lso known as the War of the Spanish Succession, Marlborough's Wars (1702-13), fought in Europe and on the Mediterranean, were the last and the bloodiest of the Wars between England and France under Louis XIV, and the first in which Britain played a major military role in European military affairs. In 1700 Louis had antagonized the English by accepting (in defiance of treaties) the bequest of the Spanish empire to his grandson Philip of Anjou, and by his subsequent prohibition of English imports and recognition of the claim to the English throne put forward by James, the "Old Pretender," who was the son of the deposed James II and the leader of the Jacobites. England's Grand Alliance with Holland, the Hapsburg Empire, Hanover, and Prussia, intended to prevent French dominance over all of Europe, was opposed by France, Spain, Bavaria, and Savoy. After the death of William III in 1702, Queen Anne, James's daughter, appointed John Churchill, the earl of Marlborough, as commander of the English and Dutch armies. A brilliant soldier — brave, handsome, skilfull — Marlborough was also opportunistic, crafty, deceptive, and tight-fisted.
During the War Marlborough waged ten successful campaigns, beseiged over thirty towns, and never lost a battle or a skirmish. After his successes in the Netherlands, the Bavarians and the French threatened Vienna and the Austrians, and Marlborough, a master of tactics and strategy, marched 250 miles across Germany and confronted the French army at Blenheim in 1704, destroying two thirds of it and capturing Marshall Tallard, its commander. Thereafter, however, the war dragged on on different fronts — in the Netherlands, Italy, and Spain — but by 1710 the situation was largely stalemated, though the war as a whole had brought Britain into much greater prominence as a European power.
Meanwhile, the cost of the war, a dominant theme in English politics and society during the reign of Queen Anne, had generated considerable political opposition at home, particularly amongst the Tory gentry who were taxed to pay for it: though a common soldier in the British Army earned only sixpence a day, it cost £1,000,000 a year to maintain the army in Europe, and total cost of the war for Britain was close to £9,000,000 per year. The conduct of the war became a political football between the Whigs and the Tories, with the queen in the middle. Marlborough's wife Sarah, long one of Anne's favorites, eventually fell out of favor, and after the Tories came back into power in 1710 Marlborough himself, accused of corruption, was stripped of his offices and went abroad.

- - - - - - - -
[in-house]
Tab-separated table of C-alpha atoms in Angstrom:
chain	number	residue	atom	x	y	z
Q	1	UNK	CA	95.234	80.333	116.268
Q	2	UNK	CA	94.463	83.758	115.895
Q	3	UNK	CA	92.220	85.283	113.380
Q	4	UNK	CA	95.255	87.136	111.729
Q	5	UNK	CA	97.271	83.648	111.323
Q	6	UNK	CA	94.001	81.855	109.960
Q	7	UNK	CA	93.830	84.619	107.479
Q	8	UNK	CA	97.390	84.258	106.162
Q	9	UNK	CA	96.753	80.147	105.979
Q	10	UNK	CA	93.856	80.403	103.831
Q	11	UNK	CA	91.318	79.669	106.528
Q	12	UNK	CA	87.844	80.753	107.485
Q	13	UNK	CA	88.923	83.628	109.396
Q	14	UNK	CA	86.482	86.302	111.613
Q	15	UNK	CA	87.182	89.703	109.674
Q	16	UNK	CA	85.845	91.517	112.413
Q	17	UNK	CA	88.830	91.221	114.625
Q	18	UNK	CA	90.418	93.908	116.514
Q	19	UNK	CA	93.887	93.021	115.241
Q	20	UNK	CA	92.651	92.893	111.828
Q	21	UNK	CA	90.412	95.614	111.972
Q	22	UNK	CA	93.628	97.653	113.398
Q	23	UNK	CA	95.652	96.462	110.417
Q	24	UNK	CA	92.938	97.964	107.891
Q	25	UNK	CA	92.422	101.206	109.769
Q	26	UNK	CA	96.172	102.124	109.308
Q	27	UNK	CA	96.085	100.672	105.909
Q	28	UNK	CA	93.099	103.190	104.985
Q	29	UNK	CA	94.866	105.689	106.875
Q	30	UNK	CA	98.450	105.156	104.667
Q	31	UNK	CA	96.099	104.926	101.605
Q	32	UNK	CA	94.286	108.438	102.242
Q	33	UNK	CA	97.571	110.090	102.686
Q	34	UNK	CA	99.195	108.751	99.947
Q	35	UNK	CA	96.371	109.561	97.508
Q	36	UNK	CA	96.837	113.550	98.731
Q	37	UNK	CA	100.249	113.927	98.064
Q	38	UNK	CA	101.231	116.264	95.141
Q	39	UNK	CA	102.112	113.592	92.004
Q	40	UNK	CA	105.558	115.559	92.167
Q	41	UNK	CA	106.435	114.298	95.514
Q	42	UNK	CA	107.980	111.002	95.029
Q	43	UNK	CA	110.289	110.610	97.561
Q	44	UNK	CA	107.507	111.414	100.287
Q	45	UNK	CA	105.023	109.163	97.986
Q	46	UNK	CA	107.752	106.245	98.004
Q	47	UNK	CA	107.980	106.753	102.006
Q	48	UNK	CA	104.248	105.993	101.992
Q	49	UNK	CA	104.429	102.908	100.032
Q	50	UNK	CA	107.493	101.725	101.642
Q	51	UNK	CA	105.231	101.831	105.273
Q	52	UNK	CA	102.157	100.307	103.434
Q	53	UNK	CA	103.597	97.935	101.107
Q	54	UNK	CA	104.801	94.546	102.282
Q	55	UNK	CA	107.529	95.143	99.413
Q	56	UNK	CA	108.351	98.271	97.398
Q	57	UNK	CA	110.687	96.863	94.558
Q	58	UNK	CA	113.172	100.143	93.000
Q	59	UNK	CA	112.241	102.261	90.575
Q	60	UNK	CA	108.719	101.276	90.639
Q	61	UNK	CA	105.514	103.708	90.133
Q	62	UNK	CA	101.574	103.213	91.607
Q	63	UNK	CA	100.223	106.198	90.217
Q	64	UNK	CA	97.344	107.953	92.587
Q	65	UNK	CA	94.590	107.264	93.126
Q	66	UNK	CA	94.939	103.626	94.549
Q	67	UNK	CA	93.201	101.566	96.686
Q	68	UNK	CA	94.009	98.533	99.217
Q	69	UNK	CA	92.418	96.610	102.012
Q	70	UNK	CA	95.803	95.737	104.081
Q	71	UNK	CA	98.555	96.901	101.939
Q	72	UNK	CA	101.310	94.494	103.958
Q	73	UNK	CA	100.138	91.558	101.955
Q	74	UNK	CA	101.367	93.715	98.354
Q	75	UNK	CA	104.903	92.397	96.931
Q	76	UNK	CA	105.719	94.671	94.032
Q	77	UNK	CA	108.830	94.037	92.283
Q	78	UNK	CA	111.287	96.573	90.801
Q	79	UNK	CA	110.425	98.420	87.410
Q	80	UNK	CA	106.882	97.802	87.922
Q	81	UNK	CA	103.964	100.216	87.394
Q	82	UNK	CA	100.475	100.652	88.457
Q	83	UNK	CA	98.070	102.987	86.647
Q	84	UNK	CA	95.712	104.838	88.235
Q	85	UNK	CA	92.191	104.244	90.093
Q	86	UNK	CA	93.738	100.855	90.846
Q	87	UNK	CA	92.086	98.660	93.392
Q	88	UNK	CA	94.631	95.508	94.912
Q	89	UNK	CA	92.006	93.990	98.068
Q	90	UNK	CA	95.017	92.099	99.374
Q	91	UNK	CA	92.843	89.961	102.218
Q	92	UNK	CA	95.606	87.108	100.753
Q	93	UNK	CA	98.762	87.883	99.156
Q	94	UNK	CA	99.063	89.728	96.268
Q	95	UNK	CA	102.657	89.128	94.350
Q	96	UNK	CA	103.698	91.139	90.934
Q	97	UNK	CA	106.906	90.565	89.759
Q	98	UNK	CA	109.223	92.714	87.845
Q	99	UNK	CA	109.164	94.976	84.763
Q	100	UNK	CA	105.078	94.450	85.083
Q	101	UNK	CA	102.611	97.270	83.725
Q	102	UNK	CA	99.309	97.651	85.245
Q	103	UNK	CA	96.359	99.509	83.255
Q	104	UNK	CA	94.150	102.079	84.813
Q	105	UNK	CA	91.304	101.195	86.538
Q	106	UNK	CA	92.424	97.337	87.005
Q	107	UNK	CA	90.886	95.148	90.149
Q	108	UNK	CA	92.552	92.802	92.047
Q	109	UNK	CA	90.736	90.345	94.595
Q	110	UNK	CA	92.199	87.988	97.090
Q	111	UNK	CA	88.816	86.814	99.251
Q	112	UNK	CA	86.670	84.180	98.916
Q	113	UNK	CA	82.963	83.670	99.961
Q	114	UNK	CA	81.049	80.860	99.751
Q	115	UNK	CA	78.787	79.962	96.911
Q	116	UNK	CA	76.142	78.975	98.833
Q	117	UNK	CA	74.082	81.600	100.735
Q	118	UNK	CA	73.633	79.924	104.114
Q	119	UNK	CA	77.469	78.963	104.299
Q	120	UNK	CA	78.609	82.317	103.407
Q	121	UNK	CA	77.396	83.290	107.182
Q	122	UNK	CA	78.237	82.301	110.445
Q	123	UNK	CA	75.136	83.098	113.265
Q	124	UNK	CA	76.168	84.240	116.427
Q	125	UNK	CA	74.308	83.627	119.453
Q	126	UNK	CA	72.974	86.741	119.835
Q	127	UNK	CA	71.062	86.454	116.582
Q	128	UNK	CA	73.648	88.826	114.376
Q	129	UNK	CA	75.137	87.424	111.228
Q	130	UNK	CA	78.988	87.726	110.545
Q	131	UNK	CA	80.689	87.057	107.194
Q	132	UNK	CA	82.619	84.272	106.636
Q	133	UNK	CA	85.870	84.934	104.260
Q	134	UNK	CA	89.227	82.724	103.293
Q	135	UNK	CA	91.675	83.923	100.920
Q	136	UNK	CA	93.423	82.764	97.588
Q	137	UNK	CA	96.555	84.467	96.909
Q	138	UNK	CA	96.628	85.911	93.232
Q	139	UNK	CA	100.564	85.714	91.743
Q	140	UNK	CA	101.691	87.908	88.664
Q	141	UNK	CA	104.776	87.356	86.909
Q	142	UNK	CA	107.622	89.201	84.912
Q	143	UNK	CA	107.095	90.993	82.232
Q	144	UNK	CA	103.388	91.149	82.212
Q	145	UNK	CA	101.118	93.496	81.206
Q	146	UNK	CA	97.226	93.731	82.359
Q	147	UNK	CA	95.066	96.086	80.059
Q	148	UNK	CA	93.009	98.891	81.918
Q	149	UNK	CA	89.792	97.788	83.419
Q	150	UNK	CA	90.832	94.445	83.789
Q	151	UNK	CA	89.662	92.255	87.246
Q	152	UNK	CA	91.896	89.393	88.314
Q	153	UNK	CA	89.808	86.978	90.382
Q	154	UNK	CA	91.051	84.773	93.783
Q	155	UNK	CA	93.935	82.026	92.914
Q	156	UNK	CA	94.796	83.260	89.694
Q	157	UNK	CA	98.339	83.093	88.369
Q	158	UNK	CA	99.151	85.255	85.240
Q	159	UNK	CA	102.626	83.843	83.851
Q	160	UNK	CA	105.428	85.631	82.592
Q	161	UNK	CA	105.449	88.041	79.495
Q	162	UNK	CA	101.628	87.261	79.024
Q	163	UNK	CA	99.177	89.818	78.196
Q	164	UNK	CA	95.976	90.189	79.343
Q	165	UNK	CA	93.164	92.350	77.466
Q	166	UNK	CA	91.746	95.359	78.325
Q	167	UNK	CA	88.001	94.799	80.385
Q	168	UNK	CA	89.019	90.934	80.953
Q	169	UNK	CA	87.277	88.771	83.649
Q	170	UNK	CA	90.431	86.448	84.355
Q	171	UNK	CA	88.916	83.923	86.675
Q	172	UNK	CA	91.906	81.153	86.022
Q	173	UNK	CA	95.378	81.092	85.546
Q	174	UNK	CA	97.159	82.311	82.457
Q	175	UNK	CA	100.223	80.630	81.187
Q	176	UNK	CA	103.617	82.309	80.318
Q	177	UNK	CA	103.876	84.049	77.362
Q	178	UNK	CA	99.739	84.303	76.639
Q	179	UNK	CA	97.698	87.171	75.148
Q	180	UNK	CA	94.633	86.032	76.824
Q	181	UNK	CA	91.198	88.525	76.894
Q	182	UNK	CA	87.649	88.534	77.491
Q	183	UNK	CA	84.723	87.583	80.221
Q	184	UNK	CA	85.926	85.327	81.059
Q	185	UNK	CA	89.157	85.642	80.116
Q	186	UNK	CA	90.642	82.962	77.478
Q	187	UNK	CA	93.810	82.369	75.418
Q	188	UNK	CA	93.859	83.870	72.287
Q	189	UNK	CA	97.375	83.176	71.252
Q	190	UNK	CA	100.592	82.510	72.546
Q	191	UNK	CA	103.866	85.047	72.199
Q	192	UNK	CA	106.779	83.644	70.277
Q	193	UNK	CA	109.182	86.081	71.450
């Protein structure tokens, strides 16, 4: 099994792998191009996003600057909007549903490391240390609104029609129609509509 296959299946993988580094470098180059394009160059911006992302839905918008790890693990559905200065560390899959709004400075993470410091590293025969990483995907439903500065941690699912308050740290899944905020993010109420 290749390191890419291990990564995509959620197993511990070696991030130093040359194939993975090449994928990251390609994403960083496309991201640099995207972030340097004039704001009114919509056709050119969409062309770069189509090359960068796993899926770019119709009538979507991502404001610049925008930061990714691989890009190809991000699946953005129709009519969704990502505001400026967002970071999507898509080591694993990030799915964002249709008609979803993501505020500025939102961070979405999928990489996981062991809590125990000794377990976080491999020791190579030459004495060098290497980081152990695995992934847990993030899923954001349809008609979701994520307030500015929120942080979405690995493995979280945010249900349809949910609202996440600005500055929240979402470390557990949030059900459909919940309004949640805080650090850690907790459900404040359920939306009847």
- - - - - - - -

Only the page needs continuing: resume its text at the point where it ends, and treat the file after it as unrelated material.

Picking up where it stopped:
Britain had withdrawn from the war for all practical purposes by 1712, and the Treaty of Utrecht, negotiated by the Tory government, was approved by parliament in 1713 — though the Whigs (who represented the mercantile interests which had profited by the war, and who made larger profits by financing it, though in doing so they had created a National Debt which had to be financed by further taxation) regarded it as a betrayal of Britain's allies. By the terms of the treaty France agreed never to unite the crowns of France and Spain, while Britain acquired Hudson's Bay, Arcadia, and Newfoundland from the French, Gibraltar and Minorca from Spain, new trading privileges with Spain, and a monopoly of the slave trade with the Spanish Empire. Marlborough returned to England after Anne's death in 1714 and was restored to some of his former influence under George I.
Last modified 1988.